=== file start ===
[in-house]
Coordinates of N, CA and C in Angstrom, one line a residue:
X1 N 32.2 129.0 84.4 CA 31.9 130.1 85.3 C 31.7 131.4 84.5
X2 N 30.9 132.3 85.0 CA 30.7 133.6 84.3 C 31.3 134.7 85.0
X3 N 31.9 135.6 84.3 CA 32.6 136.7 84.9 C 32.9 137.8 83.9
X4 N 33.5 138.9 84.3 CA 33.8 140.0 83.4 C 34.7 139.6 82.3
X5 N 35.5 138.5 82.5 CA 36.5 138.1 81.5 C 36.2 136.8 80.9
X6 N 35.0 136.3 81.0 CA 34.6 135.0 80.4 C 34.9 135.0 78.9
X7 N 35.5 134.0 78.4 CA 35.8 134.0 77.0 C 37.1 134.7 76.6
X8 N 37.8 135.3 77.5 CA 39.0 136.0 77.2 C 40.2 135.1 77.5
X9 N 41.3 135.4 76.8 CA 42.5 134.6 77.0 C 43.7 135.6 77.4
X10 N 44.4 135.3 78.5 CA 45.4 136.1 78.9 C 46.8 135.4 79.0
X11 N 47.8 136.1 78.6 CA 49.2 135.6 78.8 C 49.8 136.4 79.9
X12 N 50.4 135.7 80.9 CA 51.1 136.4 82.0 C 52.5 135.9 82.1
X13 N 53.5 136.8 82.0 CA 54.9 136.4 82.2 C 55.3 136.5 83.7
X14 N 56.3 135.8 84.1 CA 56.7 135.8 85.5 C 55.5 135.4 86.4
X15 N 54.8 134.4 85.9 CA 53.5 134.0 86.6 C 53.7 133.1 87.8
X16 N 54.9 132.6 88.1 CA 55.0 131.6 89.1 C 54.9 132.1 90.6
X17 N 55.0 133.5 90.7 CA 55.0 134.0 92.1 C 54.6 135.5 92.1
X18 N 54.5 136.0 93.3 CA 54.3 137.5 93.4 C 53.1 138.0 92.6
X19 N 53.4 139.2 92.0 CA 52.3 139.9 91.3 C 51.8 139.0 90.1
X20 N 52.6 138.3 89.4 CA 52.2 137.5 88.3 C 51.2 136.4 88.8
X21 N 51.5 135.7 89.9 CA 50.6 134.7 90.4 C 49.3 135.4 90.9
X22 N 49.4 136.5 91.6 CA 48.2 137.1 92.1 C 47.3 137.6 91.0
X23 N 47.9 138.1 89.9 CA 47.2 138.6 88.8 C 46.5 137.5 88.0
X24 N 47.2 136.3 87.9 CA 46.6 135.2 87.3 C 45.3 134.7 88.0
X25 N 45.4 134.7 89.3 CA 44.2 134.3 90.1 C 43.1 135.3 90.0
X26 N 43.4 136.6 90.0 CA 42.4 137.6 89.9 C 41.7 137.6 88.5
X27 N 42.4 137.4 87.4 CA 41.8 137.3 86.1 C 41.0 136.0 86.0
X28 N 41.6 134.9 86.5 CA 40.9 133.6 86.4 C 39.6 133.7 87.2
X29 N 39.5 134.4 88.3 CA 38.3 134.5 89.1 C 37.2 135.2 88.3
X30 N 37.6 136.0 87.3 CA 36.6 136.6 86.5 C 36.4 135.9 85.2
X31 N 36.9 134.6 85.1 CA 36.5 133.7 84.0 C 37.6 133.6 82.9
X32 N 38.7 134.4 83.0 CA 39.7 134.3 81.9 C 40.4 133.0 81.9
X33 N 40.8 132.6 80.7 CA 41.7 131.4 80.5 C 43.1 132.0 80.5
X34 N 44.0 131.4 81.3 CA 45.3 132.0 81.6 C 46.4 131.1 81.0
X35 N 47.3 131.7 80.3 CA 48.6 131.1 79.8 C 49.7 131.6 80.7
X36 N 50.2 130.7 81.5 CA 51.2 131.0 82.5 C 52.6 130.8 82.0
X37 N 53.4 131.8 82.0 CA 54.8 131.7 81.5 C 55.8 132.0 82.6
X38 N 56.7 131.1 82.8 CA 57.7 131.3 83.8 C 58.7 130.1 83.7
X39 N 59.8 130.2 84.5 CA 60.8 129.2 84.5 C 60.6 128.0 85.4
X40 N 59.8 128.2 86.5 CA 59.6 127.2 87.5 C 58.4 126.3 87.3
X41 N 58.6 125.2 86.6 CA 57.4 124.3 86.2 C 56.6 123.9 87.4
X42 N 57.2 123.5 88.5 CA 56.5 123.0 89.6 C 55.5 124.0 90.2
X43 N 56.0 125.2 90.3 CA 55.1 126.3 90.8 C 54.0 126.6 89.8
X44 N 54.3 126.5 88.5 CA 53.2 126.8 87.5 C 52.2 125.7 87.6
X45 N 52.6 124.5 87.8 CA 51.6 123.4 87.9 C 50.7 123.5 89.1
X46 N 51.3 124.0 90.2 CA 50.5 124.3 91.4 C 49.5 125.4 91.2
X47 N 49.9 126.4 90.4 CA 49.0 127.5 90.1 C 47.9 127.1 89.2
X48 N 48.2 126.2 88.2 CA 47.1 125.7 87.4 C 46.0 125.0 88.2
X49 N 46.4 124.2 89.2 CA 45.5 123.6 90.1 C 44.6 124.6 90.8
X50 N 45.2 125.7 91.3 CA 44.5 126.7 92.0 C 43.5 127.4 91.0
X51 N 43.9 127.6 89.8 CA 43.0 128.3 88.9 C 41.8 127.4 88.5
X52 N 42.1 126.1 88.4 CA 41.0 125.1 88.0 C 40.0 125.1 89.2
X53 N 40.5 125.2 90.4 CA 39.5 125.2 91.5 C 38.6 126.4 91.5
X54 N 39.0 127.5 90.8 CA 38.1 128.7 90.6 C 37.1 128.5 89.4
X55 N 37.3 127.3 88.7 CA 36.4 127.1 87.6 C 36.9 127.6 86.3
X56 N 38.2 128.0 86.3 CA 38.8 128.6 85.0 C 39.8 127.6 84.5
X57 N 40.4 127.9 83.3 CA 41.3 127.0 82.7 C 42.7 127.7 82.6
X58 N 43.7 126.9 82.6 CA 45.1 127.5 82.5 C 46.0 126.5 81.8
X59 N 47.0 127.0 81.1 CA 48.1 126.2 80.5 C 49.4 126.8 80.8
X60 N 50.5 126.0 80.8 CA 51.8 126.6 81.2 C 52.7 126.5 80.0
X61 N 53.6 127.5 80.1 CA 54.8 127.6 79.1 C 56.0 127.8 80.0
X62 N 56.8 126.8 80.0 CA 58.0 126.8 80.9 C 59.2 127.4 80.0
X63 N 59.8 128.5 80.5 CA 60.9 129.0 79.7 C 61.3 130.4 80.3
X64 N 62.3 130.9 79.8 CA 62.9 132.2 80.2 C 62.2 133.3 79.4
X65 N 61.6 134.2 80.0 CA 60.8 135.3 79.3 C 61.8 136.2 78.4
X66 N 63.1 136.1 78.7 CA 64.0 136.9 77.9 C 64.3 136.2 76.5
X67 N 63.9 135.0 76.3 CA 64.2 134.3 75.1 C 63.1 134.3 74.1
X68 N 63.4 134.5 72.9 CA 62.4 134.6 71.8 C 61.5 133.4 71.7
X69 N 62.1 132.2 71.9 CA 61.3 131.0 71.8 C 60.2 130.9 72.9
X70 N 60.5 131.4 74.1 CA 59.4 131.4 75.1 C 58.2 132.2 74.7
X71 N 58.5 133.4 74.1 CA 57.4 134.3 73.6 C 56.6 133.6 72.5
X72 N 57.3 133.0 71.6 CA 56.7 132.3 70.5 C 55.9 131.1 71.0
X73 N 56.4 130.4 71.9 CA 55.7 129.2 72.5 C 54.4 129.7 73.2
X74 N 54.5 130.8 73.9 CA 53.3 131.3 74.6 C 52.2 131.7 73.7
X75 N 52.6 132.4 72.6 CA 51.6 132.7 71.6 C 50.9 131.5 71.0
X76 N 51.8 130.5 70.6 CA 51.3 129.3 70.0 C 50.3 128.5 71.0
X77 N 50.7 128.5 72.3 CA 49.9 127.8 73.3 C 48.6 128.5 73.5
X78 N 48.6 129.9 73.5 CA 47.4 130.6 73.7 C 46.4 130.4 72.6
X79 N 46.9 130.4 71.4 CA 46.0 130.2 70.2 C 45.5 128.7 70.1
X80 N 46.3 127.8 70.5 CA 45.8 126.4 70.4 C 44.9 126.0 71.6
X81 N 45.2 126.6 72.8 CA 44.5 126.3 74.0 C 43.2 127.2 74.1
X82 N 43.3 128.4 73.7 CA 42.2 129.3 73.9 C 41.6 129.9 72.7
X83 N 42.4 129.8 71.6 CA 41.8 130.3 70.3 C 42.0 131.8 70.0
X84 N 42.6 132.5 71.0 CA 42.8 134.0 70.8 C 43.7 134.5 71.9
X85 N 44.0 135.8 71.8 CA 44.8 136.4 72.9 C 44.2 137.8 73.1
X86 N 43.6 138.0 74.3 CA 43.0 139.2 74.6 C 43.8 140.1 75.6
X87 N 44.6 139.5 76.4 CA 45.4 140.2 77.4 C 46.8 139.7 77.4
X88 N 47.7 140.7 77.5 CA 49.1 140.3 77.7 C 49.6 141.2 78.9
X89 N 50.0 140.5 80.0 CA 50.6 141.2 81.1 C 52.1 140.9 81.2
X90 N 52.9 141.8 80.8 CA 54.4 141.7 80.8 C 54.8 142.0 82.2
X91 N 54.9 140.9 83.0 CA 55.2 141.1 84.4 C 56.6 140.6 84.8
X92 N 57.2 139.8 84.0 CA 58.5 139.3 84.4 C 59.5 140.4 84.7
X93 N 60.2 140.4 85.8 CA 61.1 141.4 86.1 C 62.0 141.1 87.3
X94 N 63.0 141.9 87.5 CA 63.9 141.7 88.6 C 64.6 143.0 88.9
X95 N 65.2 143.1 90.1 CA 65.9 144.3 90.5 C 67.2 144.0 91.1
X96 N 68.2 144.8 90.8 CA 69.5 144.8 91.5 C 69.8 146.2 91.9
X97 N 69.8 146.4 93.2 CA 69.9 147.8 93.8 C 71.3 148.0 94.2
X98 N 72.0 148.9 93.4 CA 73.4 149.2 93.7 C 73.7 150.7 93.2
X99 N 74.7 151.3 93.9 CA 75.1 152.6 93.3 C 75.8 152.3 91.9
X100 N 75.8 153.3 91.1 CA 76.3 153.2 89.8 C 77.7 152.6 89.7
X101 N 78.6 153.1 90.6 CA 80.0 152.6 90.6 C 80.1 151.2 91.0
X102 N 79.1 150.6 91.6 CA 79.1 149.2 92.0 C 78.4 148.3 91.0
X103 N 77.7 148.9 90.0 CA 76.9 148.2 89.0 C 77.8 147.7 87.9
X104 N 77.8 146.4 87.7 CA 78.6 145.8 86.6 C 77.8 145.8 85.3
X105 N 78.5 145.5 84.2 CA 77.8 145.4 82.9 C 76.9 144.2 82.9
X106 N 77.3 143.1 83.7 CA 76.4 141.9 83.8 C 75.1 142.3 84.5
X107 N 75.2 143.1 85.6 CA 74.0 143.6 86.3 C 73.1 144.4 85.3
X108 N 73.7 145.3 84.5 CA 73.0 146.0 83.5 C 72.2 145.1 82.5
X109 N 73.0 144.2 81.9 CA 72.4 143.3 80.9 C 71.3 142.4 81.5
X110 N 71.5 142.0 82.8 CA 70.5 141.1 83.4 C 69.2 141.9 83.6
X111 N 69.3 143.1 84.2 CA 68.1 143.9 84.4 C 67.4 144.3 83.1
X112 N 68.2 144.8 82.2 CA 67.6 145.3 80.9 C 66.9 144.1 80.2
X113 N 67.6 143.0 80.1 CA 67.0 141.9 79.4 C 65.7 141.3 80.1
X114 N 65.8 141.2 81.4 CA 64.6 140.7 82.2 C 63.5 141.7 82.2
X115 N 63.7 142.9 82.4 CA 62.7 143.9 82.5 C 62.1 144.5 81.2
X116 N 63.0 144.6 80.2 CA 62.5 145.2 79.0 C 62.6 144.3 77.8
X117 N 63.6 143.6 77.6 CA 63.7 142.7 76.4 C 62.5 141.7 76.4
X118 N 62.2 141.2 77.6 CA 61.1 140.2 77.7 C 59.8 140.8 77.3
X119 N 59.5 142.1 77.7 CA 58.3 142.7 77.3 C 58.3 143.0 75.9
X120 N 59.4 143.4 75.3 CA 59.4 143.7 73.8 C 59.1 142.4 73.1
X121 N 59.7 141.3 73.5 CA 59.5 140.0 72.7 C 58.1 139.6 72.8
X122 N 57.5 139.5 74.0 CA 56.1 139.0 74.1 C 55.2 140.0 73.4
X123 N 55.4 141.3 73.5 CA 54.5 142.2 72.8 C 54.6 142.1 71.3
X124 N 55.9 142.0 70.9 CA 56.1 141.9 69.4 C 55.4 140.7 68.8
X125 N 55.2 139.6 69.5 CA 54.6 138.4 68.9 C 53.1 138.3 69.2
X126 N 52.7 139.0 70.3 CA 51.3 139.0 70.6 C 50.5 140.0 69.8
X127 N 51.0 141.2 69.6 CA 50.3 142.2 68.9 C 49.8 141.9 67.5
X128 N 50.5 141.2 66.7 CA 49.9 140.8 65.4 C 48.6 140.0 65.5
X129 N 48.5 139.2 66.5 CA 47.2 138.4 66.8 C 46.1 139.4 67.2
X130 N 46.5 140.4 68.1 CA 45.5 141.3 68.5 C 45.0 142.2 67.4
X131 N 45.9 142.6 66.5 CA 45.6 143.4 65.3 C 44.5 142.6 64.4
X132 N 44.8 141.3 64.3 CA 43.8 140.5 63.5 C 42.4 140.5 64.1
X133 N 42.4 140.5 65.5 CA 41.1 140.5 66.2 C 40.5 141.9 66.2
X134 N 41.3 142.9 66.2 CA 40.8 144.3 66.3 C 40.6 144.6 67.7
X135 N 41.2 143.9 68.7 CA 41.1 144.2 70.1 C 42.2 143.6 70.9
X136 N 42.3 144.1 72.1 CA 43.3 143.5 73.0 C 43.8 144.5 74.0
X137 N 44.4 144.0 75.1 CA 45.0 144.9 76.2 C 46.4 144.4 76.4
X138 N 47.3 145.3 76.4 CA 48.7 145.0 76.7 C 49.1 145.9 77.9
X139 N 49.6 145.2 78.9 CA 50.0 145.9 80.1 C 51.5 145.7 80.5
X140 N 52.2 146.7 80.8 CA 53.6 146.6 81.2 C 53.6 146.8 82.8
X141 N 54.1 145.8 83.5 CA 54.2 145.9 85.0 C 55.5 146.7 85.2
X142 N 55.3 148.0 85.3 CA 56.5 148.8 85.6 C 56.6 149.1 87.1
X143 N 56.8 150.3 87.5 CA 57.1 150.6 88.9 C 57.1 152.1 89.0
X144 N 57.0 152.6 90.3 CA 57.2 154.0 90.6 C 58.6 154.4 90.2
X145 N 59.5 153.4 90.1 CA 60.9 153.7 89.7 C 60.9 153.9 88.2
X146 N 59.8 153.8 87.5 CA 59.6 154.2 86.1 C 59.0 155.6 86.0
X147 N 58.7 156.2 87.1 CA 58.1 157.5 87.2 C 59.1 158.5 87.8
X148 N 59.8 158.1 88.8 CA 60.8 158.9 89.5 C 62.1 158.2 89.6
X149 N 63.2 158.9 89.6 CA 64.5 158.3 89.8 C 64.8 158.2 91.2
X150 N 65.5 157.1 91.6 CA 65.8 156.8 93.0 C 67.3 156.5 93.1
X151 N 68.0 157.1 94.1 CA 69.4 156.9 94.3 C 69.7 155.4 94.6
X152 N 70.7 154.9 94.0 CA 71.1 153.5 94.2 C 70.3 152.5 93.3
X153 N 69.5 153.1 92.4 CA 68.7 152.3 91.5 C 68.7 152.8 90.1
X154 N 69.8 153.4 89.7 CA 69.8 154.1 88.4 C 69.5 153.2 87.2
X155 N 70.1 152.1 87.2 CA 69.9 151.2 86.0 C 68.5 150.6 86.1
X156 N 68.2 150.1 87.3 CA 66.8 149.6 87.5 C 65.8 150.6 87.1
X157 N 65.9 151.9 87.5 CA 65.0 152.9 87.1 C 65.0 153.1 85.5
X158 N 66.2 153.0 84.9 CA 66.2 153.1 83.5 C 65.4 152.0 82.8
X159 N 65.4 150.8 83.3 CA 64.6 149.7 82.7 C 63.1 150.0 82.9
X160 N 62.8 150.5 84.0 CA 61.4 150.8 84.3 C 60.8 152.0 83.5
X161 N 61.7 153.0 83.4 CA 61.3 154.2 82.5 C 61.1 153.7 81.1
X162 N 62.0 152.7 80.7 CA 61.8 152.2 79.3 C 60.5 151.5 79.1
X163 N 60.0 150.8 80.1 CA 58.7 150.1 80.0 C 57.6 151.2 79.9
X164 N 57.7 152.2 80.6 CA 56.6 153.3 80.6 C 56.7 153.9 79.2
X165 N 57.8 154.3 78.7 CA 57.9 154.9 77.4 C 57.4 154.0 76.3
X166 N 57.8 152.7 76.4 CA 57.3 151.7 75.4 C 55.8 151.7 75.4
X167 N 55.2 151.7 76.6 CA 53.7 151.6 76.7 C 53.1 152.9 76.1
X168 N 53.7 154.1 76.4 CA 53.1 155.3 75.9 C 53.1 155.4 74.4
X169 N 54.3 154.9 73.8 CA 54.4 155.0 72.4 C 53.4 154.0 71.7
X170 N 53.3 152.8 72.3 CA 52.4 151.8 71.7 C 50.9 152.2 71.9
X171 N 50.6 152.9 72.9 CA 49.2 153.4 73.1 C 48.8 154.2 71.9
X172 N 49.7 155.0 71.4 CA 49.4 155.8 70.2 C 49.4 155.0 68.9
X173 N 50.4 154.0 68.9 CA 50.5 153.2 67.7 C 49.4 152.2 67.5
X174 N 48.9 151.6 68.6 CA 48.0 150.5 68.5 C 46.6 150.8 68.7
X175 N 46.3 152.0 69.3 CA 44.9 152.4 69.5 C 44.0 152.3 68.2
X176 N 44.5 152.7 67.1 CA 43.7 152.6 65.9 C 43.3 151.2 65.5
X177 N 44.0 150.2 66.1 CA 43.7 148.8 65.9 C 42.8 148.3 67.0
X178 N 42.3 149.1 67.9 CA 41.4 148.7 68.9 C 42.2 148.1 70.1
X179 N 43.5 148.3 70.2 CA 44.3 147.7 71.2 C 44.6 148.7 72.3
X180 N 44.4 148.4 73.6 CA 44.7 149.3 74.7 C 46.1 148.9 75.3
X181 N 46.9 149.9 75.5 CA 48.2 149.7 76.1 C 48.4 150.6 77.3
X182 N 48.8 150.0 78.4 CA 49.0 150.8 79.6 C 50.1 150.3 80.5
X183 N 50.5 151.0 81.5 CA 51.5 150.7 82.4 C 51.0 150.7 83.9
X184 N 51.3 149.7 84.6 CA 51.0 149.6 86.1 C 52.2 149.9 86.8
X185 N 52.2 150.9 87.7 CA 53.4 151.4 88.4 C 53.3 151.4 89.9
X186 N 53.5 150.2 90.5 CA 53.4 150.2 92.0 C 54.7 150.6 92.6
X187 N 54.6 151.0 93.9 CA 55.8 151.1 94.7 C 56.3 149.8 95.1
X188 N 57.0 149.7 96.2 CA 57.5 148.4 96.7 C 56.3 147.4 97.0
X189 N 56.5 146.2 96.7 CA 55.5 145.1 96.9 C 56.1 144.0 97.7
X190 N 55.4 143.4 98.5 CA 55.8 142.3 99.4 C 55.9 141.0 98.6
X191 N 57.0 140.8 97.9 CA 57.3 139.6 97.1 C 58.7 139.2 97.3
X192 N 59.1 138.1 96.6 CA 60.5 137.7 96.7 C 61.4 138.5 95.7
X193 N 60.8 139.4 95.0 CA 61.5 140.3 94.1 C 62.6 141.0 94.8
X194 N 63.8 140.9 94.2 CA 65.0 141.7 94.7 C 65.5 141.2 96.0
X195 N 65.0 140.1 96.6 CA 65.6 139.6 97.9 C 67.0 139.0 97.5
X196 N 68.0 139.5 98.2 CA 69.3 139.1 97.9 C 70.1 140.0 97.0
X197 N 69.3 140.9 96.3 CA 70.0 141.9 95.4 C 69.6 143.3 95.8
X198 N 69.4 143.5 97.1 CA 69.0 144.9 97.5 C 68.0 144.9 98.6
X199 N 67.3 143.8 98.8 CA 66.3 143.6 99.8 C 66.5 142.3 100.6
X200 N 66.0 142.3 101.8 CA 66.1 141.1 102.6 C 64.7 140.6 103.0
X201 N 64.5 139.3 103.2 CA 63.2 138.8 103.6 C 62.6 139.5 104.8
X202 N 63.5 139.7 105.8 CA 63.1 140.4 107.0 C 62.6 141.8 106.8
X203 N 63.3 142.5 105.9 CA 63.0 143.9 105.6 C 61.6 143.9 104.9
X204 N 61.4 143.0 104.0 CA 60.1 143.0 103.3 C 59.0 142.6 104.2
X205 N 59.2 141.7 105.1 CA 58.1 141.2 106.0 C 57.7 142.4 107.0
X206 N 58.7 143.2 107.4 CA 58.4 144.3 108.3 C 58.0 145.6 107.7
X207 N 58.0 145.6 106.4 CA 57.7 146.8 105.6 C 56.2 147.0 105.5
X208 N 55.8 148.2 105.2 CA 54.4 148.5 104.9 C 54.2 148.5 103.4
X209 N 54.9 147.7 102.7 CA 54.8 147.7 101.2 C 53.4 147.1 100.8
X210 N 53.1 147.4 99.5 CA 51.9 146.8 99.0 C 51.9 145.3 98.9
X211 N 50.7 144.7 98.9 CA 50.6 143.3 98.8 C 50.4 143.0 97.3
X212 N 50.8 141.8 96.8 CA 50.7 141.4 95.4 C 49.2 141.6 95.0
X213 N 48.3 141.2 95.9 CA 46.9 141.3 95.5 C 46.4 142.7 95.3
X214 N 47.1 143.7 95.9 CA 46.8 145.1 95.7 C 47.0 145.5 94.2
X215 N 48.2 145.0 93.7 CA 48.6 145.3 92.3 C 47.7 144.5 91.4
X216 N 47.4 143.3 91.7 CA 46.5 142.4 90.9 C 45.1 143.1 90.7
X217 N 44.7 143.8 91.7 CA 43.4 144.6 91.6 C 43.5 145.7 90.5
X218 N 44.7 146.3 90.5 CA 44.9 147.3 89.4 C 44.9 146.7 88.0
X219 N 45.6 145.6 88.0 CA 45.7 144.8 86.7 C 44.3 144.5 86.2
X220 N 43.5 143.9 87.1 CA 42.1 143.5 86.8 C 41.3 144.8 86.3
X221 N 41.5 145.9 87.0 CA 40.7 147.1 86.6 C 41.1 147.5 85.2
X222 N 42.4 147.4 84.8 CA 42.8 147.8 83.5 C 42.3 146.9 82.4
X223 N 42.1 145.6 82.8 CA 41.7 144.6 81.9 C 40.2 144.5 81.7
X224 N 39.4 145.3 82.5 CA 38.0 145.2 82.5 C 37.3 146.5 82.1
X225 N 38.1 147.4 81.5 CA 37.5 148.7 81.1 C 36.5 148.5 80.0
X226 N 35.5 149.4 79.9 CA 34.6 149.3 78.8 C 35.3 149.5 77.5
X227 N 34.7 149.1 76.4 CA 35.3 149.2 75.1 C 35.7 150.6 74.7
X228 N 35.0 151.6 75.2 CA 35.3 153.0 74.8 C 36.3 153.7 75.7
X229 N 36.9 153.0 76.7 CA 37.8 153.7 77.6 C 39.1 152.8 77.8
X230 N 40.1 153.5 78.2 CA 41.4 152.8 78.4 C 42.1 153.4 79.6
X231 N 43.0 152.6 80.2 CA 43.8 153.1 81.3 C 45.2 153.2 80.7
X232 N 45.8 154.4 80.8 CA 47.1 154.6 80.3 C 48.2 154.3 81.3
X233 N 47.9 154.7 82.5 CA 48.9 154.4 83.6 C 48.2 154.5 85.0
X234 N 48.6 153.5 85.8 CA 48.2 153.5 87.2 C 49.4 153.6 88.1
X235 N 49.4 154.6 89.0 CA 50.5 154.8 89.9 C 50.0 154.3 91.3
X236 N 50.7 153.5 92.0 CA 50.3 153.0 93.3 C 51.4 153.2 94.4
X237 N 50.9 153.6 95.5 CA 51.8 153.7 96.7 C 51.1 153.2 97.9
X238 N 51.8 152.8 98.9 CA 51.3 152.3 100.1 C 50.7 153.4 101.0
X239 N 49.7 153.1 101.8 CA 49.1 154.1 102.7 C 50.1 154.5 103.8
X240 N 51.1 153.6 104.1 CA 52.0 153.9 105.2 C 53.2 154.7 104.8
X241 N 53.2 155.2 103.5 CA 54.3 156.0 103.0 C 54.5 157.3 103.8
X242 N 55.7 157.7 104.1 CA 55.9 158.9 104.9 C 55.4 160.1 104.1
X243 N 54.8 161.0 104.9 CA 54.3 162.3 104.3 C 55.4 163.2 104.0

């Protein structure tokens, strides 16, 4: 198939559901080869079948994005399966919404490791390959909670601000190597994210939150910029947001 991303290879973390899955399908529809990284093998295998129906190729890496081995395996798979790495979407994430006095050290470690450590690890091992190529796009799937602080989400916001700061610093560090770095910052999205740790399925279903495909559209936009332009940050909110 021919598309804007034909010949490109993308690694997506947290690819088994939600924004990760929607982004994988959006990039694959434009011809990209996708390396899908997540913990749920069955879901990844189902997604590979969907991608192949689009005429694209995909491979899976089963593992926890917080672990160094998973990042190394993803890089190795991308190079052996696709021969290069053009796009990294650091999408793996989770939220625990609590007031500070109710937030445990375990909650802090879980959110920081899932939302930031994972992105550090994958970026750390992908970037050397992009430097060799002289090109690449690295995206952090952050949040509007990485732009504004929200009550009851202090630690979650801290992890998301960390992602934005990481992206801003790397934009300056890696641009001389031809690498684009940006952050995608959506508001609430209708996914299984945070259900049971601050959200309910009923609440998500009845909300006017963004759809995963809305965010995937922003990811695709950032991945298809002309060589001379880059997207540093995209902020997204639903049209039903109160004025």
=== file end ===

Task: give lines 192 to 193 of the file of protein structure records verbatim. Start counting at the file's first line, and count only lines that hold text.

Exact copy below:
X190 N 55.4 143.4 98.5 CA 55.8 142.3 99.4 C 55.9 141.0 98.6
X191 N 57.0 140.8 97.9 CA 57.3 139.6 97.1 C 58.7 139.2 97.3